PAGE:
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Joel Stewart on PERM Labor Certification

PERM: Wage Offered V. Wage Paid

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I received an interesting question regarding the terms "Wage offered" v. "Wage Paid."



The question was how to interpret the "wage offered" to the employee at the time the 9089 is filed as being equivalent to the "wage paid" at the time of filing.


Granted that these are terms of art, we need only look to the definition of these terms as applied in the processing of PERM cases, and not in other types of DOL applications such as Labor Condition Attestations for H-1B visas. In fact, I recently reviewed the tape from the AILA Conference on DOL attestations where these terms were discussed in the context of back pay audits and penalties for Employers who had run afoul of these complex regulations. I realized that the meaning of these terms may be different when applied to H-1B visas as opposed to PERM applications.


For PERM applications, the meaning of "offered wage" may be found in a recent BALCA case, O'Brien & Van Stiphout, LLC, formerly known as Krupin O'Brien, LLC, 2010-PER 35, January 3, 2011.


The Employer in this case offered $70,000.00 per year on the PERM Form 9089 as the wage offer. The prevailing wage was only $41,413.00.


In the Notice of Filing, the offer was posted at $50,000.00 to $65,000.00 per year.


The DOL policy is that when the offered wage is more than the prevailing wage determination, the wage listed on the Notice of Filing must not be less than the wage offered to the alien. In this case, the Notice of Filing listed a wage range of $50,000-$65,000 per year, less than the offered wage of $70,000 per year to the alien.


Relying on the final PERM Rule, "Labor Certification for the Permanent Employment of Aliens in the United States; Implementation of New System," 69 Fed. Reg. 77326, 7738 (Dec. 27, 2004) ("the employer must include in the notice the wage offered to the alien beneficiary at the time the application is filed"), the Board held that the Employer may not list a wage lower than that paid to the alien at the time the application is filed.


In this case, during the recruitment period, the Employer raised the alien's wage to $70,000.00, $5,000.00 more than the amount indicated on the Notice of Filing, and the amount of $70,000.00 was placed on the PERM Form 9089.


Hence, in the context of an application for PERM, the term "wage offered" means the wage or wage range offered throughout the PERM process (on the Notice of Filing, Form 9089 and any other advertisement or recruitment form used by the employer), and this "wage offered" may not be less than the wage actually paid to the alien (in case the alien is working in the position offered by the Employer).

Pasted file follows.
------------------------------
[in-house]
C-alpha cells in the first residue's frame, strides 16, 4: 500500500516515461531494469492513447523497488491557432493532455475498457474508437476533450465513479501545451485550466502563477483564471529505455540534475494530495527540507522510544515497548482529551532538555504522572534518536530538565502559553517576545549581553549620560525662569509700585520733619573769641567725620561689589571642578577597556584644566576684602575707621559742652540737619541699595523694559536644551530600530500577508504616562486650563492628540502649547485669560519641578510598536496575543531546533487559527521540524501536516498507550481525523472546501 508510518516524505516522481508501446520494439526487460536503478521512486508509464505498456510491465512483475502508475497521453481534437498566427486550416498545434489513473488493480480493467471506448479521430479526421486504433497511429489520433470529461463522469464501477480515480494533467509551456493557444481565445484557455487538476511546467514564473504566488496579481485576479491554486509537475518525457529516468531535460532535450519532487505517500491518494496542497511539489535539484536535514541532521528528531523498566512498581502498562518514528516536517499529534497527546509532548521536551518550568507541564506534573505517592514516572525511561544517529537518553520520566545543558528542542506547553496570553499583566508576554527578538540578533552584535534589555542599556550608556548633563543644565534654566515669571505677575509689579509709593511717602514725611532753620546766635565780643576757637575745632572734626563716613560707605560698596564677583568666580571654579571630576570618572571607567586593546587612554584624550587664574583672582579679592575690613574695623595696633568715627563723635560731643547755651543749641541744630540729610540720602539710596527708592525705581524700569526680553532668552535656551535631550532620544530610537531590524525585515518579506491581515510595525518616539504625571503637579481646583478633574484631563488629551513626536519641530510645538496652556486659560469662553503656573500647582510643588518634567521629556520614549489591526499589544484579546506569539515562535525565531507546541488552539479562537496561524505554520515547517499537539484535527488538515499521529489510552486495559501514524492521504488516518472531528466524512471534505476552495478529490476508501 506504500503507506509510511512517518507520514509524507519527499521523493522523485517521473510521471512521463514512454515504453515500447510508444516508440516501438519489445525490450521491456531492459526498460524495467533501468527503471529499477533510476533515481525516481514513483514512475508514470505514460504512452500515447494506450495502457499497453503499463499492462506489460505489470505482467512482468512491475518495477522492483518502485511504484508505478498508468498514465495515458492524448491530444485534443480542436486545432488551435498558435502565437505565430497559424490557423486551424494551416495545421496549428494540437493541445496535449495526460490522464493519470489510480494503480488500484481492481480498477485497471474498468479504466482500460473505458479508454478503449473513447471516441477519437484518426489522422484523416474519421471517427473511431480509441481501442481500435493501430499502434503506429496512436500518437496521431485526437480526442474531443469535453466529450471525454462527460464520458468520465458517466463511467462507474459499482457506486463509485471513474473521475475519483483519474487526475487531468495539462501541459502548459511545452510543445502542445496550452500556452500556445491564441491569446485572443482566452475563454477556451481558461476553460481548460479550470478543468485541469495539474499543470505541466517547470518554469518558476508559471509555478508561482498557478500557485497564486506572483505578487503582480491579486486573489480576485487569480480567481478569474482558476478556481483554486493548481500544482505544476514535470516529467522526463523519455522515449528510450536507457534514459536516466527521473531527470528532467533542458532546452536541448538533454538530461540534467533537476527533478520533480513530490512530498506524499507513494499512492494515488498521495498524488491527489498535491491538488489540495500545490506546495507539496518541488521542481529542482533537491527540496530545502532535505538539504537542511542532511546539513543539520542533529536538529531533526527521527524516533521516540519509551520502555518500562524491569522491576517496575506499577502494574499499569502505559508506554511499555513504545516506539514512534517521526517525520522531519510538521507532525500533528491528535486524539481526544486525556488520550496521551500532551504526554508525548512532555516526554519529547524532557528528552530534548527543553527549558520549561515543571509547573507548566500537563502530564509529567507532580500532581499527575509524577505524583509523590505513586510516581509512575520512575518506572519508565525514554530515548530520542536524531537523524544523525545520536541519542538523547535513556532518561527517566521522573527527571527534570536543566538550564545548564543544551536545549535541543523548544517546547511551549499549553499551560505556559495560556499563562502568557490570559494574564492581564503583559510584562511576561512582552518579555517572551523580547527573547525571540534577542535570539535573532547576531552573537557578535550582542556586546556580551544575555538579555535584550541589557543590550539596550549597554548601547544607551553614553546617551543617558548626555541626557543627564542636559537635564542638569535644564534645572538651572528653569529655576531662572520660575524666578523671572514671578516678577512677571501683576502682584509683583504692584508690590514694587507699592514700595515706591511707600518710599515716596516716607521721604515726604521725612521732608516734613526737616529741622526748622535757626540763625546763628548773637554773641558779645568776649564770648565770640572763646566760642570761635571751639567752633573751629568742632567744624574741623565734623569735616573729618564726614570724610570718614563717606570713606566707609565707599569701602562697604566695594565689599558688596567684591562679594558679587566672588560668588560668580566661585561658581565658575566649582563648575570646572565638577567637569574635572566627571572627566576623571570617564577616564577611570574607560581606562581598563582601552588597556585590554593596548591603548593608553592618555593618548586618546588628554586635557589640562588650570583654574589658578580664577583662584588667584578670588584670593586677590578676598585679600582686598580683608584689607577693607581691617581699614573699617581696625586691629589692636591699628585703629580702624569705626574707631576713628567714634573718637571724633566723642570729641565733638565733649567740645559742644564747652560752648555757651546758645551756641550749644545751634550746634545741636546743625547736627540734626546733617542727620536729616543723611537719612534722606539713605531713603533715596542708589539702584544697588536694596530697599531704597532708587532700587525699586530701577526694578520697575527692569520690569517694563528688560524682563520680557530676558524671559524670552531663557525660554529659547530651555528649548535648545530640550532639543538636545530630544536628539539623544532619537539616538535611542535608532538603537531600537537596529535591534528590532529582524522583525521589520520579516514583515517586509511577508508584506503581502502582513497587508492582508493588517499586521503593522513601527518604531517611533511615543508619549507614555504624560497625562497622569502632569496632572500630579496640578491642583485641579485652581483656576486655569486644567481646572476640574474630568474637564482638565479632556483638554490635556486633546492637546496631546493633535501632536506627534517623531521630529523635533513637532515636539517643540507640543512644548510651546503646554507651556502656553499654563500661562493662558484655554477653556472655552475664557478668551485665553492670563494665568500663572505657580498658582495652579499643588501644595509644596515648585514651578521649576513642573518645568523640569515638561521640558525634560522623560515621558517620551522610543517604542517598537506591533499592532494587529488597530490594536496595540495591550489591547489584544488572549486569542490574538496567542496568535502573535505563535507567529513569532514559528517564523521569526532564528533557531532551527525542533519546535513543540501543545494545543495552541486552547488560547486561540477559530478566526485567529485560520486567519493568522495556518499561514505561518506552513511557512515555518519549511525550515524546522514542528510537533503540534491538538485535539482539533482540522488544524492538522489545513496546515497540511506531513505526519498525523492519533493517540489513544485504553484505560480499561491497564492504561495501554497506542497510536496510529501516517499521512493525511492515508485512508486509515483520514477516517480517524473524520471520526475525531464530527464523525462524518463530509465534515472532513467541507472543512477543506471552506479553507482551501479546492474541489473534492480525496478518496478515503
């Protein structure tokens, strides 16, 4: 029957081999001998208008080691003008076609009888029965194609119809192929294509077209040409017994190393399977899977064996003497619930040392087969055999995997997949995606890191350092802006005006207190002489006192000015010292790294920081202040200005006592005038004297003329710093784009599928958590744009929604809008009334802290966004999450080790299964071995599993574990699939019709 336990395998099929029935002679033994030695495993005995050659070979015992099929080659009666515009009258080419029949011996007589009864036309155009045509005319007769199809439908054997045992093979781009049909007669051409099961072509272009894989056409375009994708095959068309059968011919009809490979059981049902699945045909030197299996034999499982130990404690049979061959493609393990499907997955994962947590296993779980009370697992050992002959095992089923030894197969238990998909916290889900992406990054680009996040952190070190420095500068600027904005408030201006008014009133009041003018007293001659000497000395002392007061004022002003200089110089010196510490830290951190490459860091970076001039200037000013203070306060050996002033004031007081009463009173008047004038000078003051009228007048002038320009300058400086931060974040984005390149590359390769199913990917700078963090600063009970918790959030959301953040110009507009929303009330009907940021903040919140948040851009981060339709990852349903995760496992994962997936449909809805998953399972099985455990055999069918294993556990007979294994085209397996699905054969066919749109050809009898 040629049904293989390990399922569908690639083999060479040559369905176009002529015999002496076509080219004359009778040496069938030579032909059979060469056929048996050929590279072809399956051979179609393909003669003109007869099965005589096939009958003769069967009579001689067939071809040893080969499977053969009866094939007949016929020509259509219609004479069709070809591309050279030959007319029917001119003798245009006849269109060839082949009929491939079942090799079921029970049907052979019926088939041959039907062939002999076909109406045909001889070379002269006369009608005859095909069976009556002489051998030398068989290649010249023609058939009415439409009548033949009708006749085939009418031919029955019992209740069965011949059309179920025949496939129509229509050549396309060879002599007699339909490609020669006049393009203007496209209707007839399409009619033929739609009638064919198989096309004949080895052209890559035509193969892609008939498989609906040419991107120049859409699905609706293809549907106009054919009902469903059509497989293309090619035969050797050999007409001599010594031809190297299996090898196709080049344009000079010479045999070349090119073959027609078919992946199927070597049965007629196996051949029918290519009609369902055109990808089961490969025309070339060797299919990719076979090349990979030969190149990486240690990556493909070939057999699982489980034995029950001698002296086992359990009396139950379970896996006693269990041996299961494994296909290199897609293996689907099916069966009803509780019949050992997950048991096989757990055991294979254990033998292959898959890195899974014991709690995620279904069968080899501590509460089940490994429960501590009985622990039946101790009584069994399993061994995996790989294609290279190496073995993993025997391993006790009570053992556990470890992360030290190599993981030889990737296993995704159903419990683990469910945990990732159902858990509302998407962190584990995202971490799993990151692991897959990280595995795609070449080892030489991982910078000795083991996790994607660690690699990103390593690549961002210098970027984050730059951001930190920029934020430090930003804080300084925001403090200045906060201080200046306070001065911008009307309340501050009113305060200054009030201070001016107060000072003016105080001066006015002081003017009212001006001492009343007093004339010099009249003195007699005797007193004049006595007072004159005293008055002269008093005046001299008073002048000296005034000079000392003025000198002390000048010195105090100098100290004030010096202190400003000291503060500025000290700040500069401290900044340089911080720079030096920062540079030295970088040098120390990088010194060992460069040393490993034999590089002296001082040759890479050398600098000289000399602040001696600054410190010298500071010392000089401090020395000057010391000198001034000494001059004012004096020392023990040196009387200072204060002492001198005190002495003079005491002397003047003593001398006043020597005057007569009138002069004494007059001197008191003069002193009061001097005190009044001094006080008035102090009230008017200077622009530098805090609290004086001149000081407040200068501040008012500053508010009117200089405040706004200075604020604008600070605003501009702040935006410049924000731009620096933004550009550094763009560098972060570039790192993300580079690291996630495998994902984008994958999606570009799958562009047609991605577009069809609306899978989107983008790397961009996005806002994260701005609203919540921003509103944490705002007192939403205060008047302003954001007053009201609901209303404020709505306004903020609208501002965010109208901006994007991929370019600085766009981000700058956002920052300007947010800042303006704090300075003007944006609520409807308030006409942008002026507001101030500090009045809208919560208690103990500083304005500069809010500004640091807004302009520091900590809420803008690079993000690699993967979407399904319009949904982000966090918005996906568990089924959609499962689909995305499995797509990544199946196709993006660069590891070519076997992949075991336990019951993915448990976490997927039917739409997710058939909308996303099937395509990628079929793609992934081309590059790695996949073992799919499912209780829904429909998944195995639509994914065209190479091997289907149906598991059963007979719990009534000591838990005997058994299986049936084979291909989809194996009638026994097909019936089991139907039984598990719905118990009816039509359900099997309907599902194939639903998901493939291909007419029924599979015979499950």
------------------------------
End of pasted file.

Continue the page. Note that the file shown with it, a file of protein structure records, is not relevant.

On the PERM Form 9089, the prevailing wage, obtained from the Department of Labor, must be placed in Item F-5 "Prevailing Wage."


In G-1, the "Offered Wage" may be indicated in a range, or without a range, but the Board's decision clarifies that the "wage offered" (or "offered wage") must not be less than the wage paid to the alien.


The Board's decision seems to be defective in that the alien might be paid the higher amount of a wage range due to the fact that the alien possesses more experience than an entry level worker. If the minimum requirements were 5 years experience, and the alien had more than 5 years experience, say 10 years of experience, the alien would logically be entitled to earn a higher wage than entry level.


In the "wage range," the bottom level should be the entry level wage, and the higher level should be the higher limit for additional years of experience. However, the Board has not considered this result in its decision, because the PERM regulation does not contemplate an "experience range" to mirror the "wage range."


In the instant decision, the Board looked at the wage range, but did not consider the alien's experience as an experience range.


The labor certification process has long held that Employers must consider minimally qualified workers and not more highly qualified workers to be acceptable to perform the job duties. The system promotes mediocrity rather than superiority in the work force, a fact which is now becoming known to the American people as other countries start to move ahead of the US in terms of having a qualified workforce. President Obama mentioned this gap in qualifications in his recent State of the Nation speech, and Television journalists have just completed documentaries on the reverse brain drain, i.e., highly qualified alien workers are starting to leave the United States and return to their home countries, such as India and China.


The decision also does not mention what would happen if the wage range were listed as depending on experience (DOE) with the 30-day job order at the State Workforce Agency. Here the Employer might use the term "DOE" to indicate that workers with higher qualifications could be paid more than the wage offer. This is true because the wage offer must be tailored for a minimally qualified worker.


While the State Workforce Agencies (and industry practice) routinely recognize that wages should depend on experience, the PERM process does not.


 


 

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